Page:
Israel approves Jordan’s additional water request

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AMMAN — Prime Minister Benjamin Netanyahu has approved Jordan’s request for additional water rations after weeks of delay, Israeli media announced on Tuesday. اضافة اعلان

According to The Times of Israel, the approval comes after “top Israeli officials and President Biden administration” intervened. 

Haaretz reported that Netanyahu “accepted Energy Minister Yuval Steinitz’s recommendation to agree to the Jordanian request.”

Jordan had requested an additional 8 million cubic meters of water from Israel last month, on top of its share under the peace treaty between the two countries, but the approval was delayed, with reports claiming the approval is being held back for political reasons.   

Munther Haddadin, a senior negotiator during the Israeli-Jordanian peace talks in 1994, told Jordan News at the time that the delay is “not an Israel-Jordan problem, but a Netanyahu-Jordan problem. I am not surprised, Netanyahu has been belligerent towards Jordan … This has to do with his political survival.”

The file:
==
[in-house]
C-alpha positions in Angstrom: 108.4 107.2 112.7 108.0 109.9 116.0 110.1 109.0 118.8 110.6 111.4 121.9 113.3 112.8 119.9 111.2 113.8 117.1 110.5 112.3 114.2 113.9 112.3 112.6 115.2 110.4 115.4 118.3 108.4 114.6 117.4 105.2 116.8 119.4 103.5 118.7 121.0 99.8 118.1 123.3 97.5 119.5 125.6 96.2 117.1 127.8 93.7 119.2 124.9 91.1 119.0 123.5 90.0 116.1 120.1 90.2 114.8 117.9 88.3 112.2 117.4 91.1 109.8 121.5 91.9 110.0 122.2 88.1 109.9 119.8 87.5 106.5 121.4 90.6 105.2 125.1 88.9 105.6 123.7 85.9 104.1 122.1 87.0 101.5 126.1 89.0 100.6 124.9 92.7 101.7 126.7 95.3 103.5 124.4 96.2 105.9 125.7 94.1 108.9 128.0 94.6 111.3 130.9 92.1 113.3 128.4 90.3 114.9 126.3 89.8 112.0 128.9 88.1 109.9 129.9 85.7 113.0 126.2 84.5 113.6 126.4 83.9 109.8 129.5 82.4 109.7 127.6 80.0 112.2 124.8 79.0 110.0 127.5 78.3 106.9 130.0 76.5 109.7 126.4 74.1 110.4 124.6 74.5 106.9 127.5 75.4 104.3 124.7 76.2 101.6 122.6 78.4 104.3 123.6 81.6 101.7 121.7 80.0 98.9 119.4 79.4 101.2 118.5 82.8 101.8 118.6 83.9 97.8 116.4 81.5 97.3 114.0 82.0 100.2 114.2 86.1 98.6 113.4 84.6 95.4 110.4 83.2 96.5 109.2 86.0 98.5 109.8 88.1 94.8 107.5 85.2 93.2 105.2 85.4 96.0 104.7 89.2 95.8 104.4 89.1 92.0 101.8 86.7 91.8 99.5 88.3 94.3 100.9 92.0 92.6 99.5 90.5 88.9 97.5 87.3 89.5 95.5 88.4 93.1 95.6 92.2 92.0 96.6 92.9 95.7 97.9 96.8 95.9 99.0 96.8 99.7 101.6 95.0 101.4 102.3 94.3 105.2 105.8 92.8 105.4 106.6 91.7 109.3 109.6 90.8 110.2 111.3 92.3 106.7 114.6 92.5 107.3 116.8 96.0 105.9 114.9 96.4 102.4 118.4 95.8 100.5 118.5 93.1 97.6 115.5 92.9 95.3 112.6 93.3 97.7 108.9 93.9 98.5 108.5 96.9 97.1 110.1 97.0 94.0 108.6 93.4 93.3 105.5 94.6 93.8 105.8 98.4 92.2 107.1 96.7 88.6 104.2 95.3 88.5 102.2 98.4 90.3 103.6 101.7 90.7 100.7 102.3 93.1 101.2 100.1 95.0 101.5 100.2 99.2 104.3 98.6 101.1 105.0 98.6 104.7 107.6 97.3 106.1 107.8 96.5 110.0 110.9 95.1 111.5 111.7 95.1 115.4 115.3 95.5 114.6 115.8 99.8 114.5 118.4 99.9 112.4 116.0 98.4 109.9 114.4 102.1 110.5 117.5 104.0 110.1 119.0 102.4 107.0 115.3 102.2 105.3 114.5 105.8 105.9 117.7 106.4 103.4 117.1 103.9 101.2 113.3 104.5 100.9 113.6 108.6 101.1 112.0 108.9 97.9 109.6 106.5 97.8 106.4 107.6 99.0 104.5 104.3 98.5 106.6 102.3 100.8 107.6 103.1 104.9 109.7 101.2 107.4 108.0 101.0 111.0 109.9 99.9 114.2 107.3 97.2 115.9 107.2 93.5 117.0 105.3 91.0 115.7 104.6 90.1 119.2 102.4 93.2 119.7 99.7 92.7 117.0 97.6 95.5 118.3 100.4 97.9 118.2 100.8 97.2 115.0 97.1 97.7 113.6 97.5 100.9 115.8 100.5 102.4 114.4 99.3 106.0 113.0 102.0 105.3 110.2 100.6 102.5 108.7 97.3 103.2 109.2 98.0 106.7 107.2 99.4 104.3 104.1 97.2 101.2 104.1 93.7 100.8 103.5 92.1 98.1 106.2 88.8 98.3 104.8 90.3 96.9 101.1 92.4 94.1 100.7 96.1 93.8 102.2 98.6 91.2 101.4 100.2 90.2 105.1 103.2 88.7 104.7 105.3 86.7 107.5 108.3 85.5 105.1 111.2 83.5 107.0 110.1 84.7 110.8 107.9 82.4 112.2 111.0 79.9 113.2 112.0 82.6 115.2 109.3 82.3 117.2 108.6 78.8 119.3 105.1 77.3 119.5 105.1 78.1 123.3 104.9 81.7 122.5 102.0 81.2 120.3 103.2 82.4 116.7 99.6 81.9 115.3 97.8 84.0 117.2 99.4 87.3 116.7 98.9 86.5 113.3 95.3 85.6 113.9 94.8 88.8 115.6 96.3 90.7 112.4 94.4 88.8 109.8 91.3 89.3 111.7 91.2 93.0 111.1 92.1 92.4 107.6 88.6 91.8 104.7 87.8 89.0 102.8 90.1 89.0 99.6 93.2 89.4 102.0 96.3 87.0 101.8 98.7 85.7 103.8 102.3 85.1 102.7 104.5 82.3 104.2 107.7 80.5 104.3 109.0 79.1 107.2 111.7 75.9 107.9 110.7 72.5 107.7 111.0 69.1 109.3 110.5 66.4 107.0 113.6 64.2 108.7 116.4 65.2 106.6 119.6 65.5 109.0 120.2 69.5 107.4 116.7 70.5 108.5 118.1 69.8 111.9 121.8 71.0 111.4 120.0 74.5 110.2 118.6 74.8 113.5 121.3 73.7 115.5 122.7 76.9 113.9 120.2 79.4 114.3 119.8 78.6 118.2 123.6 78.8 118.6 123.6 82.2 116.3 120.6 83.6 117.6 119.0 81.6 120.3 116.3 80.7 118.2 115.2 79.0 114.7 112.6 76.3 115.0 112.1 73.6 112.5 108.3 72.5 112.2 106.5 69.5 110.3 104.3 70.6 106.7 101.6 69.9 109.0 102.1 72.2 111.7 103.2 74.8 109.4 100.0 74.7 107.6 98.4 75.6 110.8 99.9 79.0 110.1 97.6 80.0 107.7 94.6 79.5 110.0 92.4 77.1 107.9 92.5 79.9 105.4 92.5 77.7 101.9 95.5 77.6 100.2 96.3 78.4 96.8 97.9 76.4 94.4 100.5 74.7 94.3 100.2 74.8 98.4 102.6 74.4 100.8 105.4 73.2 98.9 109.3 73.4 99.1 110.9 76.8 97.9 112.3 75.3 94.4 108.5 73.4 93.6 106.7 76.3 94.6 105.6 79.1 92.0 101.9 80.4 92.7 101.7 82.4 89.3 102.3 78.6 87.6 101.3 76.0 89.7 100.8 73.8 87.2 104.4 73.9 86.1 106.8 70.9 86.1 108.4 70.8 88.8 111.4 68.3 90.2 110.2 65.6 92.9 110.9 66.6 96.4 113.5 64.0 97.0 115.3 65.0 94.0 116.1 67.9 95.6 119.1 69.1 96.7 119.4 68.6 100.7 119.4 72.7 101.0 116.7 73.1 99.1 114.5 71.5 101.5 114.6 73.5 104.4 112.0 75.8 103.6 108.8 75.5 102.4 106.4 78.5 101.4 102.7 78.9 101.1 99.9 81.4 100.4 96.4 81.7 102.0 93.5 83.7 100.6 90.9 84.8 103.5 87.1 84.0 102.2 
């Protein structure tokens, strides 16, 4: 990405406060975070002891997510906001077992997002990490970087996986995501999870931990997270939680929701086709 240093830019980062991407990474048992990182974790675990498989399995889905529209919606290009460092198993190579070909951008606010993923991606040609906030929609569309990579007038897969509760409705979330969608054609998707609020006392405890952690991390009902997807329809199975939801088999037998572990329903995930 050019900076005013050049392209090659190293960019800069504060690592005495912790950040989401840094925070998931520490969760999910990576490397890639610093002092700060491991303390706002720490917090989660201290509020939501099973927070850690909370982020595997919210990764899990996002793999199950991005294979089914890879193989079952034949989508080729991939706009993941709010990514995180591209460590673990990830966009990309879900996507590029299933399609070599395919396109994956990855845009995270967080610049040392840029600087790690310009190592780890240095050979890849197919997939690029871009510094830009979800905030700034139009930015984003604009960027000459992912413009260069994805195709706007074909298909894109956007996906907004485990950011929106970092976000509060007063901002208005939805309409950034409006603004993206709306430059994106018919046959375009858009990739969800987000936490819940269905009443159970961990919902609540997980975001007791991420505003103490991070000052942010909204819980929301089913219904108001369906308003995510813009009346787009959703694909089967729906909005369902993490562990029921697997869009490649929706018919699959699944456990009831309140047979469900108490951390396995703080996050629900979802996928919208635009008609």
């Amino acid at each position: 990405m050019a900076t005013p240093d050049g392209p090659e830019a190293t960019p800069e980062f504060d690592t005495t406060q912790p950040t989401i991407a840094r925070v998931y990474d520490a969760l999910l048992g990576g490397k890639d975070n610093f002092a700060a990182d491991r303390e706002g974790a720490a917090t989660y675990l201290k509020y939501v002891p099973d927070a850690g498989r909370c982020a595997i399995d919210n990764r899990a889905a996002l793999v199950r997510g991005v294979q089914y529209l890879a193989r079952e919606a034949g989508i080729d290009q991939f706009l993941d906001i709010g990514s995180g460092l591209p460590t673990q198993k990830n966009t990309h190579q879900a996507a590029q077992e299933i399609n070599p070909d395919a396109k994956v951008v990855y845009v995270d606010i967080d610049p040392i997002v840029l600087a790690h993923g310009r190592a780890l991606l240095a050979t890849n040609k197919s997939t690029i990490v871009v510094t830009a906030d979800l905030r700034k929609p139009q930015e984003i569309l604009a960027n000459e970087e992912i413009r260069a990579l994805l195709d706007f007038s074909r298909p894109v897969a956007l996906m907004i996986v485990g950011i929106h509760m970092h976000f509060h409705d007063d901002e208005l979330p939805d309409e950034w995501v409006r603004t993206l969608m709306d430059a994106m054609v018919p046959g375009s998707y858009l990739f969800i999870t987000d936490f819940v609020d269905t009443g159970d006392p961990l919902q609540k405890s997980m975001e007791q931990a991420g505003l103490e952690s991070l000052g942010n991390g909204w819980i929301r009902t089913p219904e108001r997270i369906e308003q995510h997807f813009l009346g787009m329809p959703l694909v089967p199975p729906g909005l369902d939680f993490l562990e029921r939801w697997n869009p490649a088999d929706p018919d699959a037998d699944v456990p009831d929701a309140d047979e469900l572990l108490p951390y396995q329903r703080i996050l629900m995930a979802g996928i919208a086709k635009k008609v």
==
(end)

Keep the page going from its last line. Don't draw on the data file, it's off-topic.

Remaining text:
Former diplomats weigh that the relationship between the Israeli Premier and Jordan has reached an “all-time low”, resulting in a delay of what used to be considered as “a smooth process”. 

Former minister of foreign affairs Jawad Anani noted that this is a “sequel in an already hostile scene. The Israeli PM has spared no chance to provoke Jordan ... this could be related to a potential fifth round of elections where he needs to gain as many votes from the Israeli far right as possible.”

Jordan received an estimated 5,185.8 million cubic meters of rainwater this season, representing only 63.3 percent of the Kingdom’s annual average rainfall, according to Minister of Water and Irrigation Mohammad Najjar.

“Jordan faced limited rainfall during the 2021 season, bearing in mind that we are one of the most water scarce countries in the world,” the minister told Jordan News.

As the winter season nears its end, dams across the Kingdom are holding around 146 million cubic meters of water, representing 43.4 percent of their total capacity. This relatively dry winter is expected to add strain on the Kingdom’s water sector and impact agricultural production.